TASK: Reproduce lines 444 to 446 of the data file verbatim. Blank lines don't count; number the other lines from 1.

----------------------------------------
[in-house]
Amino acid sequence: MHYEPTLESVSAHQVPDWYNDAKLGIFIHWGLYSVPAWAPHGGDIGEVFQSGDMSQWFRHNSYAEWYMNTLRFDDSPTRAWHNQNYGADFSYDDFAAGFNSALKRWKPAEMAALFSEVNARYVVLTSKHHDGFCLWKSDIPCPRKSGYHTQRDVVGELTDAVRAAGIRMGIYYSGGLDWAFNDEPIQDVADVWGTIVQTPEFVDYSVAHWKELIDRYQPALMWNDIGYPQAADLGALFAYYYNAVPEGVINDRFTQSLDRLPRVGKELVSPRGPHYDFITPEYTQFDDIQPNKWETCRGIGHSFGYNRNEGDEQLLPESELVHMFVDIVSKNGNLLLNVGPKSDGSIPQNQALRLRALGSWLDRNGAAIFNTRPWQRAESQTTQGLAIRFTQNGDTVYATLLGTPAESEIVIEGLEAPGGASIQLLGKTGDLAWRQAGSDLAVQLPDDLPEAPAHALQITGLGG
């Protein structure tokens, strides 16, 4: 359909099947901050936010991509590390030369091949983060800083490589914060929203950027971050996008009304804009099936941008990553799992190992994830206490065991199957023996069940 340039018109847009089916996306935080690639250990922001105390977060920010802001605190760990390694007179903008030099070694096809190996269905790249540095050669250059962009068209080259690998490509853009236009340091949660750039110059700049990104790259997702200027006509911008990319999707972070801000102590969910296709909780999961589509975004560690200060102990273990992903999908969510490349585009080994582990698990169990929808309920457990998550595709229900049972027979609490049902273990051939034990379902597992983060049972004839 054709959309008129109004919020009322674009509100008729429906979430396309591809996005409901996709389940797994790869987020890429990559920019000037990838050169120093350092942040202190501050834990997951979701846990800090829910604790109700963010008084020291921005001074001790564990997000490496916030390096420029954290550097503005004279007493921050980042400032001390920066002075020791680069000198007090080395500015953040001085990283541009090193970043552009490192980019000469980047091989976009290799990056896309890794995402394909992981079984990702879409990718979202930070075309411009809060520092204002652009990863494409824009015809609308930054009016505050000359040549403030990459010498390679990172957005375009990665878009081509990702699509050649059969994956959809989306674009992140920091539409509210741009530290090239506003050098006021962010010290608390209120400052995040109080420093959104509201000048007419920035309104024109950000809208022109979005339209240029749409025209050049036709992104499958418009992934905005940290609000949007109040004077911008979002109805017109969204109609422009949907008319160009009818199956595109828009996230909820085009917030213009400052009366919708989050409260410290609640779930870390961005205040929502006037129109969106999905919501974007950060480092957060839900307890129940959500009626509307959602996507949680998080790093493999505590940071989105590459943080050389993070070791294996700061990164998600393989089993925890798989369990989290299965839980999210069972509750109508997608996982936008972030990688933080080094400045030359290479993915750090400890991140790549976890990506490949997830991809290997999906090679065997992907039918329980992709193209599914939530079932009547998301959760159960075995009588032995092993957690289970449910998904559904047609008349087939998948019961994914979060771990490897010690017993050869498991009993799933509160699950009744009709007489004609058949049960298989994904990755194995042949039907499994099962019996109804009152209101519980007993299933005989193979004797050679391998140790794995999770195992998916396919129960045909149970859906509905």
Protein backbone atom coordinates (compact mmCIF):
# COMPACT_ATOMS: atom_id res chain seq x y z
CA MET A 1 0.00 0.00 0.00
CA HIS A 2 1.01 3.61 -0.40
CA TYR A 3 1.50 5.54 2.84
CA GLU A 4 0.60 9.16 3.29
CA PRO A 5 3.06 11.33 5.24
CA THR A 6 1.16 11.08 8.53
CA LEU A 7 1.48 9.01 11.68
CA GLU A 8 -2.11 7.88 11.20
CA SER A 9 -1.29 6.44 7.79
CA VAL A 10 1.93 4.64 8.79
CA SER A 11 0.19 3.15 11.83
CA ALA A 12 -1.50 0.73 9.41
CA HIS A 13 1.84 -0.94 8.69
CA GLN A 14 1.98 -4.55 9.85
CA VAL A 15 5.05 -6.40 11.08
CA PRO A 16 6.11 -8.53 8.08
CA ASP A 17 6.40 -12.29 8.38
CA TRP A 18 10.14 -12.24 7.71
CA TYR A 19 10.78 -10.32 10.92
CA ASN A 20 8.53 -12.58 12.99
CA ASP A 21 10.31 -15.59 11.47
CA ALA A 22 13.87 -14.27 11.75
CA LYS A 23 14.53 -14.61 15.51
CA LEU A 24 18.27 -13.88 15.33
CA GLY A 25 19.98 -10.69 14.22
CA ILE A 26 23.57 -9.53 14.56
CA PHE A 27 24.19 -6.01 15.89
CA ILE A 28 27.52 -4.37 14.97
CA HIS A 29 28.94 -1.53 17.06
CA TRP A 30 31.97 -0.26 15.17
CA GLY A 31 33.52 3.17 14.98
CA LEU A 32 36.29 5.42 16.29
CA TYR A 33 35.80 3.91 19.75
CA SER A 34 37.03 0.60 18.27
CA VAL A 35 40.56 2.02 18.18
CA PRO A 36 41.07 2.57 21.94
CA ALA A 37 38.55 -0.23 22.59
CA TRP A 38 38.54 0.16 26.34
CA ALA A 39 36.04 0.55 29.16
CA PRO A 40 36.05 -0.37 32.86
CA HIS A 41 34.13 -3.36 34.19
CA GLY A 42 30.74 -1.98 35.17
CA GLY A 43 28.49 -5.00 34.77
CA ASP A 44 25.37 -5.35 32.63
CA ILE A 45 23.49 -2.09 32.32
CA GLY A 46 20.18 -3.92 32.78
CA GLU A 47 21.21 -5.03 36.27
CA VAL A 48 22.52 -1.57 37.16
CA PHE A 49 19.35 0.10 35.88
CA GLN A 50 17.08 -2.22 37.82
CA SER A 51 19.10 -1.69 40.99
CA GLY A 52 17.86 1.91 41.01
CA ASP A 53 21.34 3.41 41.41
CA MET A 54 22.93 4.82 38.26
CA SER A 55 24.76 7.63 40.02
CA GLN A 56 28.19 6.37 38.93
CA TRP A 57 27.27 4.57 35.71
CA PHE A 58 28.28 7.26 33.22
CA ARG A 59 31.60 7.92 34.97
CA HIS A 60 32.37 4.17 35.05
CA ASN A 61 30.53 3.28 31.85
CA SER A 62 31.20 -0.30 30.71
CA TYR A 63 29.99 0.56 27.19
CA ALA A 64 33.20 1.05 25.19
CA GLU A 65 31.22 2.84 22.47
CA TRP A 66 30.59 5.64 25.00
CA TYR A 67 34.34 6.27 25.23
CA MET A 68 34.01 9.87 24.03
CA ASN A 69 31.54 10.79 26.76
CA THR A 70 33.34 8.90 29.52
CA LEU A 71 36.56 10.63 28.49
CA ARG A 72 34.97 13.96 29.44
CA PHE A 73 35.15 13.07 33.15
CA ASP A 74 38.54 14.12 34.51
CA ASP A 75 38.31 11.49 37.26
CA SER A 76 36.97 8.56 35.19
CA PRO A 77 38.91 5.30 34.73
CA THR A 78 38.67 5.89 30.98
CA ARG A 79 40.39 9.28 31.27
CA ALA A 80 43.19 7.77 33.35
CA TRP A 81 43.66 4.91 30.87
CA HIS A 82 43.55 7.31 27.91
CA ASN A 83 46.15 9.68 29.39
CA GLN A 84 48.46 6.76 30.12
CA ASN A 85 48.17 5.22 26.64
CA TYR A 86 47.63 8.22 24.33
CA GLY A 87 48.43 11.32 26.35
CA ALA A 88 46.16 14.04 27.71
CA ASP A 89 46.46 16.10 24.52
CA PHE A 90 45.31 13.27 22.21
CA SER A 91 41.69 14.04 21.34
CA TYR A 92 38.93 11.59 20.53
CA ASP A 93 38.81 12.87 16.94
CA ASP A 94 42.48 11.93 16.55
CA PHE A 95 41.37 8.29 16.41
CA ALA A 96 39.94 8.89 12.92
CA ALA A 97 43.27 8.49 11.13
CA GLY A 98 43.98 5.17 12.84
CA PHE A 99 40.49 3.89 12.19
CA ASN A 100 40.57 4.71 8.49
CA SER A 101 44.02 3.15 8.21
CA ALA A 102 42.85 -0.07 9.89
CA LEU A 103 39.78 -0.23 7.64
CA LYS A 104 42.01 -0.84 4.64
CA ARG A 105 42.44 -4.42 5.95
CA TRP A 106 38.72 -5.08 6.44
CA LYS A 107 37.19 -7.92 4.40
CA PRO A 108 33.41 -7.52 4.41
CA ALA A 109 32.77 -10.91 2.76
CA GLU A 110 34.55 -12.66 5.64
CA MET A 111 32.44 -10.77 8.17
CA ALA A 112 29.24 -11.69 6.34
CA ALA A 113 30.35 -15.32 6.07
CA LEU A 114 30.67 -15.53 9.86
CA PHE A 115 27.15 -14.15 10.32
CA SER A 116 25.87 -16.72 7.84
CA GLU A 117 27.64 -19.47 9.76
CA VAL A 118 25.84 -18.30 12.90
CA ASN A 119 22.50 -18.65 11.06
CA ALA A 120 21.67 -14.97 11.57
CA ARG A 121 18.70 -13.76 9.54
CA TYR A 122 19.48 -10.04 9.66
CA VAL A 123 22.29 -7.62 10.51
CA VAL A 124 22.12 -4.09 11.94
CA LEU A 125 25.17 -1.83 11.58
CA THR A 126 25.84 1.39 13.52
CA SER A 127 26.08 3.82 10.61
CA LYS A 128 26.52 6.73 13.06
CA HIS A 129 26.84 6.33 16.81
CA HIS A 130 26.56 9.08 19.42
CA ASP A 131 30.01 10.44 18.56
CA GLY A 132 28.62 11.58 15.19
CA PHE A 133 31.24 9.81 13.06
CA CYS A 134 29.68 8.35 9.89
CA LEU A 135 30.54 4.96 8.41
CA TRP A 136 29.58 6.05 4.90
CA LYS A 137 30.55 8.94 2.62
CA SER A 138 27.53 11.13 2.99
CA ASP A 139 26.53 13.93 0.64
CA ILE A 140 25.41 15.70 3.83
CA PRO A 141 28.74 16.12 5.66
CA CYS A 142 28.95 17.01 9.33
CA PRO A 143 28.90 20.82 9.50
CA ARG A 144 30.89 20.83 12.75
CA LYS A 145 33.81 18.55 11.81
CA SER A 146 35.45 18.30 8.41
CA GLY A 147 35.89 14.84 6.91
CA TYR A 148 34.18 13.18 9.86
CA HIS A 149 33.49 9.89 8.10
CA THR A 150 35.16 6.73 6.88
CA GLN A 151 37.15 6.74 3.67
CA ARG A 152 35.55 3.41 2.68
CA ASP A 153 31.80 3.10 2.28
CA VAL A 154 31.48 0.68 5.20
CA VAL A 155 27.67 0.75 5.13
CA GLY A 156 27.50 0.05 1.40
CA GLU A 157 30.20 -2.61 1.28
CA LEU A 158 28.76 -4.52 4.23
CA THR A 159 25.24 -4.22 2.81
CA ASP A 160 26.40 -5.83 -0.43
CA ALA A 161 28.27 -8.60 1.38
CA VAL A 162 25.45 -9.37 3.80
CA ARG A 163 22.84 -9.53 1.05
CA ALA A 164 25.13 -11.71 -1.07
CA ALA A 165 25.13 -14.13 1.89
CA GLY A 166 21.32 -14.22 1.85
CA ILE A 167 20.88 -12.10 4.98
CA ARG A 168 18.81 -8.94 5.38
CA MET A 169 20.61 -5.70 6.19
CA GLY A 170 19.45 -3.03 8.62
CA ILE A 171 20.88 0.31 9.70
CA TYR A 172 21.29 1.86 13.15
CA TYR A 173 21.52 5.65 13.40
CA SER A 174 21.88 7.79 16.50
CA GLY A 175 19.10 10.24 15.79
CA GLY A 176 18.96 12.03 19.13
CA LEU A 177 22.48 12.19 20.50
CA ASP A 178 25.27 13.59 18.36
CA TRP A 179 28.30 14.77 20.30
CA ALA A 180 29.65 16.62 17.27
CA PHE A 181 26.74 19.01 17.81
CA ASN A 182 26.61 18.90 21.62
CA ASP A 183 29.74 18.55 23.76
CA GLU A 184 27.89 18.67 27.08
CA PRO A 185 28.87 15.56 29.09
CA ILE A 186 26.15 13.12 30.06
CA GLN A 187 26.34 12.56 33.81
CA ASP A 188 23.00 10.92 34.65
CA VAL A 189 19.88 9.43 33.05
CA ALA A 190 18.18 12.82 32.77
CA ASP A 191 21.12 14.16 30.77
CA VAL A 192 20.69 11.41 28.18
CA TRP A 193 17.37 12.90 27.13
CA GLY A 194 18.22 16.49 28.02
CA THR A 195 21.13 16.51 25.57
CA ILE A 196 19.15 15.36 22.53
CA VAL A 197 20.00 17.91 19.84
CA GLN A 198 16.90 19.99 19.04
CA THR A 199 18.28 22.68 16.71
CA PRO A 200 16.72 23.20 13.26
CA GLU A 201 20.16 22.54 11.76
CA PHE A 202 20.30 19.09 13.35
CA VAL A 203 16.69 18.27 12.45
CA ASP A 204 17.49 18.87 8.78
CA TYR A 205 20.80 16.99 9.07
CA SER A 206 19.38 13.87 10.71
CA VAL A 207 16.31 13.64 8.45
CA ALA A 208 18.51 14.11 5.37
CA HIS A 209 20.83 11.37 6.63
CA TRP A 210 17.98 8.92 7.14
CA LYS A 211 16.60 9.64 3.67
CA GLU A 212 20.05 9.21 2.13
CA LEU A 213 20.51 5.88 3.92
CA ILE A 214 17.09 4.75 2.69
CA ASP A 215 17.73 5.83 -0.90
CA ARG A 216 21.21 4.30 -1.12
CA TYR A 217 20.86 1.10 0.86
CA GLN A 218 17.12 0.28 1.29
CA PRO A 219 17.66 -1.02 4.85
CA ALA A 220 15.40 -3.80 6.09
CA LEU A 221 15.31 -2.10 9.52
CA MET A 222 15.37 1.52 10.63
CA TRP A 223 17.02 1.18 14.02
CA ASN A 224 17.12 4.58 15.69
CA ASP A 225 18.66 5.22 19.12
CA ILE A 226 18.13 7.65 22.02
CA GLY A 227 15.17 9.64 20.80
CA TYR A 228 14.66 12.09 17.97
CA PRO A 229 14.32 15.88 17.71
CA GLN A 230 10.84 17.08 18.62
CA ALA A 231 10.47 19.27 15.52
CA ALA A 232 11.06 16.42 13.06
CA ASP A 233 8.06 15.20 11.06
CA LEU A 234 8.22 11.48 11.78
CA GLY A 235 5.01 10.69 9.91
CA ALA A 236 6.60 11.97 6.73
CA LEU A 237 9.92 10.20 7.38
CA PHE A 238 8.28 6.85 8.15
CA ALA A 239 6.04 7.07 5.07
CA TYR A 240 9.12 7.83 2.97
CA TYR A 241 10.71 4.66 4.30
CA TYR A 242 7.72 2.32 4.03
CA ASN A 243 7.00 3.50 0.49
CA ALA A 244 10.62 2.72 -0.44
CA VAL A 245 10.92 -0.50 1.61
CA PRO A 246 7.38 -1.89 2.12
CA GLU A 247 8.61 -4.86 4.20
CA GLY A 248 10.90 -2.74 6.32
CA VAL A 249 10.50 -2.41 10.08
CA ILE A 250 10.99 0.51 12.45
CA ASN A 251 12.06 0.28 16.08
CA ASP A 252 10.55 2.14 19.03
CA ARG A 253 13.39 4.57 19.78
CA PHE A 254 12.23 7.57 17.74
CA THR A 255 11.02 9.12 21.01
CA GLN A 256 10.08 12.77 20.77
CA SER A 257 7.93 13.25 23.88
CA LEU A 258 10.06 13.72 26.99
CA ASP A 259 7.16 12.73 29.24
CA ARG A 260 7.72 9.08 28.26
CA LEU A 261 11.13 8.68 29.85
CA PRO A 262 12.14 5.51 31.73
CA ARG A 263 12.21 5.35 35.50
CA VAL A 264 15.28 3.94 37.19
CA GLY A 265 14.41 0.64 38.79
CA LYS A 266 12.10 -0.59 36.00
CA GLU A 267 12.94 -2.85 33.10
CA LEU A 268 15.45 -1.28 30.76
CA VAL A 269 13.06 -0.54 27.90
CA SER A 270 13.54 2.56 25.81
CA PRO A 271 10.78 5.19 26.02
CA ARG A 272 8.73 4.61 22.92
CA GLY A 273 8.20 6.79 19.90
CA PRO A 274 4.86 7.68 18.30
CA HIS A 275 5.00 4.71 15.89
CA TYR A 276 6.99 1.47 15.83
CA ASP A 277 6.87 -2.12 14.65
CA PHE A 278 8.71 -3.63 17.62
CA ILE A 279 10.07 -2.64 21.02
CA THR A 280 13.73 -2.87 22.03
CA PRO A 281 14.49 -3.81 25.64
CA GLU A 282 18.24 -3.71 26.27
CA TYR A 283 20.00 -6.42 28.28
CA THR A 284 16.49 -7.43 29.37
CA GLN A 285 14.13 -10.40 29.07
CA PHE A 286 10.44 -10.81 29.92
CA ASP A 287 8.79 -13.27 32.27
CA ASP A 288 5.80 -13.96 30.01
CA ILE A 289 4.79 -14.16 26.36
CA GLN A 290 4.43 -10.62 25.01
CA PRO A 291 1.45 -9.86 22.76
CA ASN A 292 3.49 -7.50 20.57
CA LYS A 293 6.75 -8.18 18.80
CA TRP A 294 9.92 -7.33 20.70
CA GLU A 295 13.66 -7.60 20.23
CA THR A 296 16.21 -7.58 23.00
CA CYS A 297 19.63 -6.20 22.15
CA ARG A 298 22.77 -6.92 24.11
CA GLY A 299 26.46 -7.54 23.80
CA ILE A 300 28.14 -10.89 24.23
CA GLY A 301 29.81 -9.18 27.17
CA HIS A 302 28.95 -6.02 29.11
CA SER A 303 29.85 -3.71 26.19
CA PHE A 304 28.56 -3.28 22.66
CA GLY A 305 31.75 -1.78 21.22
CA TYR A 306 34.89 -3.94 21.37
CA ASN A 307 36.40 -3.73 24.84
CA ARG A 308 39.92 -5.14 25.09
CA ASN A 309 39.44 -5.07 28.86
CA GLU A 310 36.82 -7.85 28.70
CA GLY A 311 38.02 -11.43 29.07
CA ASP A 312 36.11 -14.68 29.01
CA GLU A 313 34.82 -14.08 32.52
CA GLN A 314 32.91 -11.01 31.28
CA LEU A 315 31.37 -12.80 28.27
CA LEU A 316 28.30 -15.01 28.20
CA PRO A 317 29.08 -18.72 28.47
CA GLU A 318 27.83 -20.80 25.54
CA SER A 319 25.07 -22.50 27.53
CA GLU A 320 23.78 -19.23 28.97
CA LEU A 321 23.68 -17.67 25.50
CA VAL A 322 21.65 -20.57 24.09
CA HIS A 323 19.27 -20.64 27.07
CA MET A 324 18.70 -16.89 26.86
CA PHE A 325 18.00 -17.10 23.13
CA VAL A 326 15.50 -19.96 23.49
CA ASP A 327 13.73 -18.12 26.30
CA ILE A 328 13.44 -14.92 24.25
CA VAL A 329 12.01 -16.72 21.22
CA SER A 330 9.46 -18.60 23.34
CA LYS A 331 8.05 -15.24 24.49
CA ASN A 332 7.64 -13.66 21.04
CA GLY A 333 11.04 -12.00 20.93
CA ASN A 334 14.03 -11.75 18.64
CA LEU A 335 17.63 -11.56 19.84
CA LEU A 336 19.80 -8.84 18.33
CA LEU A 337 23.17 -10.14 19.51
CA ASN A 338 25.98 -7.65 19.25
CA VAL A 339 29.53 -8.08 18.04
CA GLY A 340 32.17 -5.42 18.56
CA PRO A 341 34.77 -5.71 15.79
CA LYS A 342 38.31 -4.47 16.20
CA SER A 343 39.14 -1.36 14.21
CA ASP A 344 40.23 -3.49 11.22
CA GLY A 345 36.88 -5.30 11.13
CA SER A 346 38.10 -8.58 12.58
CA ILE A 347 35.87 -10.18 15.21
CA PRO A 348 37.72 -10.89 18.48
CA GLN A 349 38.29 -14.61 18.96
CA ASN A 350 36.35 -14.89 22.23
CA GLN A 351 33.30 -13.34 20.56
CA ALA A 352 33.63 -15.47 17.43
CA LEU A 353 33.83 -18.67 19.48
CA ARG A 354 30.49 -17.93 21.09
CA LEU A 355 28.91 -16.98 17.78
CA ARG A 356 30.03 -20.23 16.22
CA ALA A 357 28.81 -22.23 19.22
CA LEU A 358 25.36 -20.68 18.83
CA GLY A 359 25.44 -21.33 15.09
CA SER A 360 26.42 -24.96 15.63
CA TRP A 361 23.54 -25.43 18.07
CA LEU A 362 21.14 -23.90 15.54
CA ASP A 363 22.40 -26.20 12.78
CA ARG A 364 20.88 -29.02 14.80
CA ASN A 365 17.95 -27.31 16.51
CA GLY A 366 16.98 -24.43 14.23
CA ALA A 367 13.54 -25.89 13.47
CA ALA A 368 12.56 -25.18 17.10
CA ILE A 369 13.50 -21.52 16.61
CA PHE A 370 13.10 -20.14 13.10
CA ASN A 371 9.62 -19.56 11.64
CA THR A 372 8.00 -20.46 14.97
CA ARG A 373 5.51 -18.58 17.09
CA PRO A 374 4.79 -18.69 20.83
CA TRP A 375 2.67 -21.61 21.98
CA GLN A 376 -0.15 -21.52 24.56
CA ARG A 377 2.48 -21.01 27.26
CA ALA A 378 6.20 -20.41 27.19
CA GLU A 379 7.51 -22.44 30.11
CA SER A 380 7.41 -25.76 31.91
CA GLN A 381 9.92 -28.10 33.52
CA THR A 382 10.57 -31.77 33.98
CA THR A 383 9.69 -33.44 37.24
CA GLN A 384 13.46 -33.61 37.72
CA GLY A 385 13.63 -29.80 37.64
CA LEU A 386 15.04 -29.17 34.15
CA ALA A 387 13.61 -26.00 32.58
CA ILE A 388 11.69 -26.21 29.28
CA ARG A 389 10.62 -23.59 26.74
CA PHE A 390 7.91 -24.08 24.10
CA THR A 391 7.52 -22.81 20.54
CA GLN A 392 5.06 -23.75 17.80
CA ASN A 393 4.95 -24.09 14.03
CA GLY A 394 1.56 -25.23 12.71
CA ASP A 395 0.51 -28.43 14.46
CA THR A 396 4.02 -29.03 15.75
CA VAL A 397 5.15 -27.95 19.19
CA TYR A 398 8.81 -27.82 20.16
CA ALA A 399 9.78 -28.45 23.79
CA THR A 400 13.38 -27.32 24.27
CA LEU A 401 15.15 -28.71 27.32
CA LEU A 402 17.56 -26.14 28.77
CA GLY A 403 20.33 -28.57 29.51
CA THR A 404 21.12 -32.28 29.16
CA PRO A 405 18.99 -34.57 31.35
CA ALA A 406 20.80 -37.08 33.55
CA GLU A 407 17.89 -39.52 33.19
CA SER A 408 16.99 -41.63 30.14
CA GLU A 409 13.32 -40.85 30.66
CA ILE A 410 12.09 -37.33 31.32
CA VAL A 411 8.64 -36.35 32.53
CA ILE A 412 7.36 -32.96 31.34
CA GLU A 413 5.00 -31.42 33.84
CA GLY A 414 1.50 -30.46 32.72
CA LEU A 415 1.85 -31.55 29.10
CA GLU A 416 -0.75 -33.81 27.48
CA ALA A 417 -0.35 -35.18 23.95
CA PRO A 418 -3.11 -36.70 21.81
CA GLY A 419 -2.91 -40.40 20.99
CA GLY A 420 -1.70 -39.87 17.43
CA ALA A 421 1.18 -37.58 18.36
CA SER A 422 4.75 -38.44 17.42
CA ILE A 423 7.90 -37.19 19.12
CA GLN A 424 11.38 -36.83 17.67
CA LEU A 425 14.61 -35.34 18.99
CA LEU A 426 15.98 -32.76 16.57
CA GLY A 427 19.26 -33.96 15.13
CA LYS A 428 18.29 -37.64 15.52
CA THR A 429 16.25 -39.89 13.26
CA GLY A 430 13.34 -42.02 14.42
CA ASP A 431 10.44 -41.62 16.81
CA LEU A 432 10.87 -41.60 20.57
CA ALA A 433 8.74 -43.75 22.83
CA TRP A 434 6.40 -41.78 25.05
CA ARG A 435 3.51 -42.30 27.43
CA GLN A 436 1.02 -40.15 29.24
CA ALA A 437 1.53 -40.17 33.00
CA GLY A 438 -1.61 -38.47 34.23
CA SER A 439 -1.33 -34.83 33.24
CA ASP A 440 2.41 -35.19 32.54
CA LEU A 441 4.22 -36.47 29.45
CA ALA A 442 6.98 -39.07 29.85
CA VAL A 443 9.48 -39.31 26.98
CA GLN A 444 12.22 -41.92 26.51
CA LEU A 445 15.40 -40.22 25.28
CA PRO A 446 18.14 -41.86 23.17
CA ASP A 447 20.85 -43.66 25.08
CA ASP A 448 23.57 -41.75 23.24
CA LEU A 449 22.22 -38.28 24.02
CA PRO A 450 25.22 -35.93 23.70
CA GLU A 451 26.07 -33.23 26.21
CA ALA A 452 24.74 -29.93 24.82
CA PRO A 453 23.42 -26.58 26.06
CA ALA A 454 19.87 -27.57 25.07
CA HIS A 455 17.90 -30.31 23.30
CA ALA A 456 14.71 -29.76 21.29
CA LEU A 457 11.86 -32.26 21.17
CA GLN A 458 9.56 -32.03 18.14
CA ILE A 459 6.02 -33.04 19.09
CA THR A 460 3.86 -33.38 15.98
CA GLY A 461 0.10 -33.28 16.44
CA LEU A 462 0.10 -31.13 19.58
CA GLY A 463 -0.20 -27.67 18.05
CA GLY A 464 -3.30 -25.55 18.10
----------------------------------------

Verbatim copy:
CA SER A 439 -1.33 -34.83 33.24
CA ASP A 440 2.41 -35.19 32.54
CA LEU A 441 4.22 -36.47 29.45